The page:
The Sense-Making Machine – Material and Perceptual Foundations of Technology
Technological progress promised to free us from daily work and ecological unpredictability. Exactly the opposite seems to have happened. What went wrong? And: can we regain control?
The crises of the Anthropocene are oftentimes believed to be controllable with sufficient innovative technology. Such belief in the powers of technology exemplifies a fetishism in which technology seems to be largely independent of the societal (labor) and natural foundation (land, resources, energy). Additionally, such technology fetishism is indicative of the ontological separation between nature and society. Technology in its artifactual form thus appears to be the decisive mediator between subject and reality – a “sense-making machine.” By being the motor of society, technology is the instance in which vastly different elements from both nature and society are combined to model our common material reality.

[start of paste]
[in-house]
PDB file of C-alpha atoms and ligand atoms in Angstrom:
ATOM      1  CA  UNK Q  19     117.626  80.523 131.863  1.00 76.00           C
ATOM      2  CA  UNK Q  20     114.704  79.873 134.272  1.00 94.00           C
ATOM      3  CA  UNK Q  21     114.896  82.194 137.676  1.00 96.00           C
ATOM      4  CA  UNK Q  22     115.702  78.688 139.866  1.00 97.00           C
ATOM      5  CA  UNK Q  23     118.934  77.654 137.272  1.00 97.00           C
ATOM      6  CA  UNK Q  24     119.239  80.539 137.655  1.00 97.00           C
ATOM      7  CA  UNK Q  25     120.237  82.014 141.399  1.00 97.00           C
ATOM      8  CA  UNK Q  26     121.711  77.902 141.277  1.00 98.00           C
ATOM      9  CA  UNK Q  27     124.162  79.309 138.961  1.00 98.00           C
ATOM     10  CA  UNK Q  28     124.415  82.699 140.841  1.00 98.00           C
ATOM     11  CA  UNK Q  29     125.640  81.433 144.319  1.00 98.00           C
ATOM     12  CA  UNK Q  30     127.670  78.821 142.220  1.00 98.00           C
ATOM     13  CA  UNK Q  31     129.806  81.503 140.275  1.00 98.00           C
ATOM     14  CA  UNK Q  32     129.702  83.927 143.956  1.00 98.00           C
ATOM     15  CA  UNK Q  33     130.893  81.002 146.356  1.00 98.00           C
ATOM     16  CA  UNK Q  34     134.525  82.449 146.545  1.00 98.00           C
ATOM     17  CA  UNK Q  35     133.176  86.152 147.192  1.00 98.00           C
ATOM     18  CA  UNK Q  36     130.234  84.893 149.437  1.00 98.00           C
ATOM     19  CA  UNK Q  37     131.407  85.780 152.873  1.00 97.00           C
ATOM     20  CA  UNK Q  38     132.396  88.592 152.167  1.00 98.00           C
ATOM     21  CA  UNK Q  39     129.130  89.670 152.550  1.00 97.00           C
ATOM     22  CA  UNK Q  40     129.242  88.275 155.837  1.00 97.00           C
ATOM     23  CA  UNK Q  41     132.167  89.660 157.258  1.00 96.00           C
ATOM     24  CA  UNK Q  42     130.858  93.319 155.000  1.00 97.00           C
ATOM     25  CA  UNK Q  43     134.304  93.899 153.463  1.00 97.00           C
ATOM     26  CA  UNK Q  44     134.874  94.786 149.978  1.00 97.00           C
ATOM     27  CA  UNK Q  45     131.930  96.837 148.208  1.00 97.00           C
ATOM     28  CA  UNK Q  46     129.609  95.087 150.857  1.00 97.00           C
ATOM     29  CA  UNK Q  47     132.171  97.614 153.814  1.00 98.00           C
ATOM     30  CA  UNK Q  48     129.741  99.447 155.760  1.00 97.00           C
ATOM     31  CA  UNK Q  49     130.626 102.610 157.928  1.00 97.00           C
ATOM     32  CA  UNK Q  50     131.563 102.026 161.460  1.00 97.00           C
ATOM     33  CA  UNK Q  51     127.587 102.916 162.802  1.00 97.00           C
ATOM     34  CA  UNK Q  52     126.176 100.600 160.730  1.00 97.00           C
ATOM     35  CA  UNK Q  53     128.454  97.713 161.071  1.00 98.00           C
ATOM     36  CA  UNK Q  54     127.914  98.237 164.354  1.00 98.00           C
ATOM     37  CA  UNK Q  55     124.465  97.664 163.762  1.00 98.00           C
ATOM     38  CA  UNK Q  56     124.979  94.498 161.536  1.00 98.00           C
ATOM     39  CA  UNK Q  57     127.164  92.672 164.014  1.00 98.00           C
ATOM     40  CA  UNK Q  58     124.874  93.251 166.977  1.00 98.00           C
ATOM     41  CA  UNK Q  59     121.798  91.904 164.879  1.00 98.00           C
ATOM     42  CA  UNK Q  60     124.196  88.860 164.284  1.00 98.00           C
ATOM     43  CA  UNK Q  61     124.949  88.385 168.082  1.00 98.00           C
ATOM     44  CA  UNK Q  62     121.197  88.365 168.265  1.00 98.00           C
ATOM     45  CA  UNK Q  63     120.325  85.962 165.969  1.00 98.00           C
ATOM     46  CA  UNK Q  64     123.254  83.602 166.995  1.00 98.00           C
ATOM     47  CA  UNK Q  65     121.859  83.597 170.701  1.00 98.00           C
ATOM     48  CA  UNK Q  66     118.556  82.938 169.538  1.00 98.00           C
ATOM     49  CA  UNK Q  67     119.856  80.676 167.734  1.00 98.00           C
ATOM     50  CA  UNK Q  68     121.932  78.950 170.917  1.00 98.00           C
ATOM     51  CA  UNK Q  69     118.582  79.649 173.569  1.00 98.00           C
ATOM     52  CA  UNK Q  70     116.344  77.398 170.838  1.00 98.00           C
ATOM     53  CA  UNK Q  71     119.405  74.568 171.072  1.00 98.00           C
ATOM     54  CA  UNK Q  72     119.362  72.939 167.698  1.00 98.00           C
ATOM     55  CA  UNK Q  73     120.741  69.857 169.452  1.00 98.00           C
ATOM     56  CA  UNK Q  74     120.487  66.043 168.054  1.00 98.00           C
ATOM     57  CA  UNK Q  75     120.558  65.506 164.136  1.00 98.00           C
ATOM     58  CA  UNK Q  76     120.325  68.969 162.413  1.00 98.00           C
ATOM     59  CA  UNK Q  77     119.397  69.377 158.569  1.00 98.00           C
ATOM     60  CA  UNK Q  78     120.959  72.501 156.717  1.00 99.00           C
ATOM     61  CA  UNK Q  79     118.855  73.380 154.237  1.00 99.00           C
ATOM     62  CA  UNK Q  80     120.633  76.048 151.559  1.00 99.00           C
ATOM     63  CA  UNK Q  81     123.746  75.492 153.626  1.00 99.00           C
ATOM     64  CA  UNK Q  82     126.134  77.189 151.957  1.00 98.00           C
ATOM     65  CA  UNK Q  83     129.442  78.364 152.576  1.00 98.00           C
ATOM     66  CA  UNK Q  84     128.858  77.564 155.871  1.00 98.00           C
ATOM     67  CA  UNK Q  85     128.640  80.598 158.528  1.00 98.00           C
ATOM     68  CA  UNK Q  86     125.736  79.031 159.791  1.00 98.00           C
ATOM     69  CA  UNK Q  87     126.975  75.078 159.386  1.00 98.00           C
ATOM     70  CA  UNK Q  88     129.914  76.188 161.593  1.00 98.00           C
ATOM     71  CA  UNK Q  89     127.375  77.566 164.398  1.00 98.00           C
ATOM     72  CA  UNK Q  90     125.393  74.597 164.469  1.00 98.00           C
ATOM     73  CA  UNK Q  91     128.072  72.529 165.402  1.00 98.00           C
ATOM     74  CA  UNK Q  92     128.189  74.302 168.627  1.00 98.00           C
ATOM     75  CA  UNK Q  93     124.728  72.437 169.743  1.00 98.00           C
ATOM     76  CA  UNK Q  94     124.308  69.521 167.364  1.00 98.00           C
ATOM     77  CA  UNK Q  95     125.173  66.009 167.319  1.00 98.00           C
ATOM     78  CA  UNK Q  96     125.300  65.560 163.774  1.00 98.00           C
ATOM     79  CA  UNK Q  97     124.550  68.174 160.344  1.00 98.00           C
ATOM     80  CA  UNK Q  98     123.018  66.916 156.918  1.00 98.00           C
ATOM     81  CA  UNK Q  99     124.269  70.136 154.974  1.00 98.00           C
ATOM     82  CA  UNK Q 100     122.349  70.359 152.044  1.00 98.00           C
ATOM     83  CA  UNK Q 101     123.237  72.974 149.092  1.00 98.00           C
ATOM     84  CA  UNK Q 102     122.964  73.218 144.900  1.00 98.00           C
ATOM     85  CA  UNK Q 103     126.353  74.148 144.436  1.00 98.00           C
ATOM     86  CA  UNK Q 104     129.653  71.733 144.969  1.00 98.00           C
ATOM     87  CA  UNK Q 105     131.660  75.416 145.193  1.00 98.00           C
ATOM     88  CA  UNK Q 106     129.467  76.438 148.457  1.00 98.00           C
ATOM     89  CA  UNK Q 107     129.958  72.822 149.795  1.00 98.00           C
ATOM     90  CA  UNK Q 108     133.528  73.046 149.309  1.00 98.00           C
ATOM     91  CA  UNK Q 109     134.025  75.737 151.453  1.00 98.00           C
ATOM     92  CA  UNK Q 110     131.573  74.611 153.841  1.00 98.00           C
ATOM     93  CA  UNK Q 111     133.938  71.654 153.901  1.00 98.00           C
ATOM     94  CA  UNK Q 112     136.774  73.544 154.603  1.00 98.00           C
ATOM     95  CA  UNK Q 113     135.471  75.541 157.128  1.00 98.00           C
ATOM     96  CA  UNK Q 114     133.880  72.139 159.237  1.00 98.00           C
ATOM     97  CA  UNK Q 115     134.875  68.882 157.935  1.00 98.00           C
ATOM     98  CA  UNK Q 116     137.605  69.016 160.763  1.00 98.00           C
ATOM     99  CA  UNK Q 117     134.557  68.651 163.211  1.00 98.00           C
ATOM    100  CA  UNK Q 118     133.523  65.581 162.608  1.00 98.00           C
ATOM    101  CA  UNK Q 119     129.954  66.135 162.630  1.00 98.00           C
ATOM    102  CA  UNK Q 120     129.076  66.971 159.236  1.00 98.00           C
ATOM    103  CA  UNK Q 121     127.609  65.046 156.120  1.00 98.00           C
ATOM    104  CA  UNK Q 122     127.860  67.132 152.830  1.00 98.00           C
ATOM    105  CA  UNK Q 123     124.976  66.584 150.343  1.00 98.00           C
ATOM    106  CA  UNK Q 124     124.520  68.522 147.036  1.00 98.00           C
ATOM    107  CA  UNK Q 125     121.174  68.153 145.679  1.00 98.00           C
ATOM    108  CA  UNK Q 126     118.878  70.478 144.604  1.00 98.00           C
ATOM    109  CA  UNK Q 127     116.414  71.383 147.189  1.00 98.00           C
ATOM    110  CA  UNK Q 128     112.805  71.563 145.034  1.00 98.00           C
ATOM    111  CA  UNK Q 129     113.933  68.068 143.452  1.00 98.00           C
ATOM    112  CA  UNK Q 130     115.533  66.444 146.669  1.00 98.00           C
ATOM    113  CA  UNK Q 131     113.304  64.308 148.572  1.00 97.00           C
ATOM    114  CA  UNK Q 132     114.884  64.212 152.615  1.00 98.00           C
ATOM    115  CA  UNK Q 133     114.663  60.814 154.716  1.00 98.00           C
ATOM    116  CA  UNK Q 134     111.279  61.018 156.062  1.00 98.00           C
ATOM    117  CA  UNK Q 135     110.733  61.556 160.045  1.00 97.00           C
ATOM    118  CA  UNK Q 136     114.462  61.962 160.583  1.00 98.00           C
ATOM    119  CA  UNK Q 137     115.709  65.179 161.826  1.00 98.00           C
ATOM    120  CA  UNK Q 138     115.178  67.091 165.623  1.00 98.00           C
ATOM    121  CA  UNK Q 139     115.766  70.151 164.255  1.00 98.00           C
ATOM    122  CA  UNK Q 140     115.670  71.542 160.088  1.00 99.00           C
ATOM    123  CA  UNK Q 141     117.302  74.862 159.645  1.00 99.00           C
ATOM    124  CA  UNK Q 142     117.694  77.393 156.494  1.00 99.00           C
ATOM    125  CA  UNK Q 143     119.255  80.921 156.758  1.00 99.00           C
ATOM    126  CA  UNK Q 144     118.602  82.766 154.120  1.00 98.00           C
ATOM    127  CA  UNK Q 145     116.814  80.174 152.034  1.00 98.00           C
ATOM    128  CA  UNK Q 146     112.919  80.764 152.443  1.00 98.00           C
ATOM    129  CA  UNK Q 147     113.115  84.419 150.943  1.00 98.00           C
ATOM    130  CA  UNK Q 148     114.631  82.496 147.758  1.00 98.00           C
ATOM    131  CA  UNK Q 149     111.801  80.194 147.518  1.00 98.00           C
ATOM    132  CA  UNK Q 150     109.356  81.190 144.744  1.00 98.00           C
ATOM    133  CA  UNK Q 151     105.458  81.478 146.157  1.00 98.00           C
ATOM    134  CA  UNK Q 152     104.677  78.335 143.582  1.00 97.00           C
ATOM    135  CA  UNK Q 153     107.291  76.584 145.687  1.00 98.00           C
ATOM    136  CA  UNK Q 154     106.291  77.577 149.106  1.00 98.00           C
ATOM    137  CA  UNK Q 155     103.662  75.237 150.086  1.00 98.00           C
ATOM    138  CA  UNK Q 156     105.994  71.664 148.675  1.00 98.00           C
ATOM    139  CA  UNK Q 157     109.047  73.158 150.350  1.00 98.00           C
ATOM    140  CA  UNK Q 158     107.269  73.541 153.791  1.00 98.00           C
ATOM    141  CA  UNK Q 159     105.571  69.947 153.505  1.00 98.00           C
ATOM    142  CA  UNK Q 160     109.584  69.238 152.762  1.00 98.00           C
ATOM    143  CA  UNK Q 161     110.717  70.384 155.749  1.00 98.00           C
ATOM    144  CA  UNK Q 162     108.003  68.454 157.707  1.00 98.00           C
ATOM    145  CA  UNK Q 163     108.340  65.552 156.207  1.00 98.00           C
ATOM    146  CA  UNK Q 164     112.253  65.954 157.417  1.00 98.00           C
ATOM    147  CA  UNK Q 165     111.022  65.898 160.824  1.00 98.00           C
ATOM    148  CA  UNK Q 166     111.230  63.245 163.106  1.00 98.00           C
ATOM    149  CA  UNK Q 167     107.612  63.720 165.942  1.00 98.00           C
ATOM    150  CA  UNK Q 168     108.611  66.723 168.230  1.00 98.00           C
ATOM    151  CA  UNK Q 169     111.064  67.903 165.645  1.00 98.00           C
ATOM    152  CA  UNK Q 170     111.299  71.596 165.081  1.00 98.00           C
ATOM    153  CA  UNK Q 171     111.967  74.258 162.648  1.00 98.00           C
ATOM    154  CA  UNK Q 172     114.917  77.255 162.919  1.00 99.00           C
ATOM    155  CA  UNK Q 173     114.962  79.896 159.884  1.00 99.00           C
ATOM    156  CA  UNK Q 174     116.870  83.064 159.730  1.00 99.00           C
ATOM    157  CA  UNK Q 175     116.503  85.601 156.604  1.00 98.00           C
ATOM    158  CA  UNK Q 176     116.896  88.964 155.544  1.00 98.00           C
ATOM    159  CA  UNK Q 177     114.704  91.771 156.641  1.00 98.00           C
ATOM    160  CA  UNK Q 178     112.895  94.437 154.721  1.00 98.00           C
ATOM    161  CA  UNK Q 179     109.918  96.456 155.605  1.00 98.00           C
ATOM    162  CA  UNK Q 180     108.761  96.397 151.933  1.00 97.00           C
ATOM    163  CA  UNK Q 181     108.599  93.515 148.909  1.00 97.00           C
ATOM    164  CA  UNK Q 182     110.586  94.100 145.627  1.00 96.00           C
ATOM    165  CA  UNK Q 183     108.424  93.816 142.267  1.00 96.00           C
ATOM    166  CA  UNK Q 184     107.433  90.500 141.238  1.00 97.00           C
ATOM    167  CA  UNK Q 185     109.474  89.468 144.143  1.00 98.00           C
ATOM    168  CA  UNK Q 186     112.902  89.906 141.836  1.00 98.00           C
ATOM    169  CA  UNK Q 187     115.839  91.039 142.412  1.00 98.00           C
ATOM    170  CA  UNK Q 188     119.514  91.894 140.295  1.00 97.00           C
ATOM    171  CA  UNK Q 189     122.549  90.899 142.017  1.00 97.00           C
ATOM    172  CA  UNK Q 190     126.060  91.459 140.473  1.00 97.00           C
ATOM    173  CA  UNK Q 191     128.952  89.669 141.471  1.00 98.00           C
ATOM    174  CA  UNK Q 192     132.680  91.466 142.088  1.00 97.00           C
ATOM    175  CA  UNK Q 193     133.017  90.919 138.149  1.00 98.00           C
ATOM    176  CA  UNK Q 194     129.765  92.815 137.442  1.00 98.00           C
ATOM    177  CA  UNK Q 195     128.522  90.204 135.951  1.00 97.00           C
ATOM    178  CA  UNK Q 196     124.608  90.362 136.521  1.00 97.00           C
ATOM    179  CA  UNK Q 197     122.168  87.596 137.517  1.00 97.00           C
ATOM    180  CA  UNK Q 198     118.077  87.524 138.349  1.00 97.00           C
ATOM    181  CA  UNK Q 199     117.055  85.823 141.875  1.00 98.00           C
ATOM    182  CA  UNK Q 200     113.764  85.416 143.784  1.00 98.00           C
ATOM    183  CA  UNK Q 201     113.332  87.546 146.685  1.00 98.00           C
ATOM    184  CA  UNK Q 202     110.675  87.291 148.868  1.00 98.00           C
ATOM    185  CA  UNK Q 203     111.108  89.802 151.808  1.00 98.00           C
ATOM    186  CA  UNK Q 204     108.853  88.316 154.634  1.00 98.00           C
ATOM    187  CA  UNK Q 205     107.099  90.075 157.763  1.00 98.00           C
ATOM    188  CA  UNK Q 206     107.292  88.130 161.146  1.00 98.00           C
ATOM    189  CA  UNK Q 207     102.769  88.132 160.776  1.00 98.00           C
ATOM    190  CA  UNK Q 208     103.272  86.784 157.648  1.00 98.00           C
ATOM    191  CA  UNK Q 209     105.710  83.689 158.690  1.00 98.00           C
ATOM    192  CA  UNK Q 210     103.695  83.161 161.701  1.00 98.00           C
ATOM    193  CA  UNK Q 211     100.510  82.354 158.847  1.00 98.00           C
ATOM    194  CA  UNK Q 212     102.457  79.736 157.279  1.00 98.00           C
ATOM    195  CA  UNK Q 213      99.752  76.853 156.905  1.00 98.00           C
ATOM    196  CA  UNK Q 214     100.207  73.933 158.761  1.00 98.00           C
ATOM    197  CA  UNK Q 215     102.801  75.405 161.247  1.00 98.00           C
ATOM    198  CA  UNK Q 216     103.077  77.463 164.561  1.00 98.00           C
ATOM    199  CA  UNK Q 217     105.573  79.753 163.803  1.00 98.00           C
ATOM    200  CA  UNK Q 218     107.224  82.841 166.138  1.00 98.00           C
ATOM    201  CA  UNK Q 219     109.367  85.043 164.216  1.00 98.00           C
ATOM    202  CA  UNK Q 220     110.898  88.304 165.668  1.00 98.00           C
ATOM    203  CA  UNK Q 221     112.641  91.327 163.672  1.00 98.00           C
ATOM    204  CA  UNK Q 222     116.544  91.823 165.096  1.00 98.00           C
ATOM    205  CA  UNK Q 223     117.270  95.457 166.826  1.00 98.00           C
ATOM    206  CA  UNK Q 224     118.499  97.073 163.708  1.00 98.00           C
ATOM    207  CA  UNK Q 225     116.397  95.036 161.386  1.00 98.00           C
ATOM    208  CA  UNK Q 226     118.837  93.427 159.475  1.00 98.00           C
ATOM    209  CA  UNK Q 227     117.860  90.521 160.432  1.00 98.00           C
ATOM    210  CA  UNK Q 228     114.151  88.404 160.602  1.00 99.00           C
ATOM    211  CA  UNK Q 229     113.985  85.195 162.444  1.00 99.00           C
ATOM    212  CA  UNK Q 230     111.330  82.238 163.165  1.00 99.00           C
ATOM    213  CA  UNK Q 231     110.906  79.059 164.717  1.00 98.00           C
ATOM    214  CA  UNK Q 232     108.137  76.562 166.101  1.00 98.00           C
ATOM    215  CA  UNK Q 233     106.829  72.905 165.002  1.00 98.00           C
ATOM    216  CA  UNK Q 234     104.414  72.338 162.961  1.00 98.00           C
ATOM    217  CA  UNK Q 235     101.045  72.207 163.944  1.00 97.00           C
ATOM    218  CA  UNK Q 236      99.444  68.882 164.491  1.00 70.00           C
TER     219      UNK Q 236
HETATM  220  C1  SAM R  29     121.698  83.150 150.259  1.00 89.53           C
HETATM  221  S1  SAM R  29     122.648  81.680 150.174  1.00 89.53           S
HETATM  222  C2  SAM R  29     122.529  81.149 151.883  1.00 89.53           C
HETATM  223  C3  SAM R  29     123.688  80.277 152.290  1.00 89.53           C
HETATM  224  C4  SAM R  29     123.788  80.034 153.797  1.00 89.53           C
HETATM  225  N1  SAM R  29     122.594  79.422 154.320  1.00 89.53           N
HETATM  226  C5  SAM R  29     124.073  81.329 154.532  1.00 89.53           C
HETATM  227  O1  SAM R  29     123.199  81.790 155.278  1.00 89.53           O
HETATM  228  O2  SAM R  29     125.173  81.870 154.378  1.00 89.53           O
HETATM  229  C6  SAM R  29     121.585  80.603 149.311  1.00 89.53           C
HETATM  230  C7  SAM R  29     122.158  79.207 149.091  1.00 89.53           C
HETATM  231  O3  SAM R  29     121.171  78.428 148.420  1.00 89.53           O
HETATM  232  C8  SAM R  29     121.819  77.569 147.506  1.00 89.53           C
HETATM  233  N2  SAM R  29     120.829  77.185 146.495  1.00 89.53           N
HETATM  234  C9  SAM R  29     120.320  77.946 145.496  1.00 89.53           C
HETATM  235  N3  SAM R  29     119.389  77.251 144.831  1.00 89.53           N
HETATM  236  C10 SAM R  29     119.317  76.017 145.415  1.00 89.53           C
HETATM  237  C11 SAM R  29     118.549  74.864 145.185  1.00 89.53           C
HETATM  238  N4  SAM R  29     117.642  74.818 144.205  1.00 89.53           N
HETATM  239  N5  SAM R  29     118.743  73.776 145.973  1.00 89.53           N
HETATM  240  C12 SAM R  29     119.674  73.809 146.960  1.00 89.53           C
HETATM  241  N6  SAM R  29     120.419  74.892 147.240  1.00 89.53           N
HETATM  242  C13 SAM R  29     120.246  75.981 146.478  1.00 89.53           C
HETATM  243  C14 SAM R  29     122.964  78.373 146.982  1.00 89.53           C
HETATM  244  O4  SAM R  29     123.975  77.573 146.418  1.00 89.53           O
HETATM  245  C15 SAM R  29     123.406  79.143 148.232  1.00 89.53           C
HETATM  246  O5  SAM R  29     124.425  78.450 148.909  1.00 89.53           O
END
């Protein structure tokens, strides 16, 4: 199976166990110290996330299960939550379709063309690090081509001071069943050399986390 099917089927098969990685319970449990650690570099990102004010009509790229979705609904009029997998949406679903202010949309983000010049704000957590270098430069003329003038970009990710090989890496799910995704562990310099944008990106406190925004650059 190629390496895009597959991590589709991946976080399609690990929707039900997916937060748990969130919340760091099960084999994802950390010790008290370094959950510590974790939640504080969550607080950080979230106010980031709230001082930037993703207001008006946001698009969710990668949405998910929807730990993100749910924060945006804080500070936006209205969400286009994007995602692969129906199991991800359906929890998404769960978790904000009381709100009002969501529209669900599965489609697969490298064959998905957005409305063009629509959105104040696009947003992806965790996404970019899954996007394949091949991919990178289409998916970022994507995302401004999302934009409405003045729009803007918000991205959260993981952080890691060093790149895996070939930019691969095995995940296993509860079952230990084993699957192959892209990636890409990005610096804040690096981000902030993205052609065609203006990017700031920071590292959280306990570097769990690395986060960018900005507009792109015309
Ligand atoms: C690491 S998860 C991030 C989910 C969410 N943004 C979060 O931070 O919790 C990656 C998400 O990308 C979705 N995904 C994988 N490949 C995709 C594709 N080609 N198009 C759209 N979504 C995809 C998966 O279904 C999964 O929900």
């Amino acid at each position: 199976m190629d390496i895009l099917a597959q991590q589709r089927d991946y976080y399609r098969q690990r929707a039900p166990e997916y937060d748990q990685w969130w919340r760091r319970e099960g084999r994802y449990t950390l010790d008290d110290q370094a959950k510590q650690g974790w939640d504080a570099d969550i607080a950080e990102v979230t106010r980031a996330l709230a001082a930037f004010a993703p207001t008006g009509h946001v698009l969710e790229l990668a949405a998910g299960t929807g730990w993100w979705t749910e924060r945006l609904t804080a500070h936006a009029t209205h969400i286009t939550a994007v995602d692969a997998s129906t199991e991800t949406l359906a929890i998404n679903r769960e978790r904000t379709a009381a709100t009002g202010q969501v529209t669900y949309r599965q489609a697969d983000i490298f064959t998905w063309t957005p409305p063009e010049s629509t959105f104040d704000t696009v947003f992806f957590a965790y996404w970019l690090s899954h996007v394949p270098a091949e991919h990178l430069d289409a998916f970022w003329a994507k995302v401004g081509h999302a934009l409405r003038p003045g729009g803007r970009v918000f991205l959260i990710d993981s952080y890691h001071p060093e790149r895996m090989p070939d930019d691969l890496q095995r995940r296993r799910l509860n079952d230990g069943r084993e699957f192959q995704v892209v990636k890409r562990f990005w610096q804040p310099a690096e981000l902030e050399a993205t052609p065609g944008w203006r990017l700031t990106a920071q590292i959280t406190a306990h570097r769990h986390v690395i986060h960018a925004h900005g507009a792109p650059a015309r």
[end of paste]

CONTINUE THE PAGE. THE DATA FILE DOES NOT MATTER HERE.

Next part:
In my Ph.D. project, I thus want to investigate how technology mediates our perception of reality and how this perception can be transformed to tackle the current ecological crises. To do so, I want to develop an interdisciplinary perspective on those technological artifacts that are dependent on global flows of resources. This perspective draws from science and technology studies, environmental philosophy, environmental humanities, as well as political ecology, history, ecological economics, and anthropology. With this Ph.D. project, I aim to fill a gap between social and natural science approaches towards structural ecological phenomena and our perception thereof.
Maximilian Pieper is a Ph.D. student at the Wissenschaftszentrum Umwelt, Augsburg University. Contact: email@example.com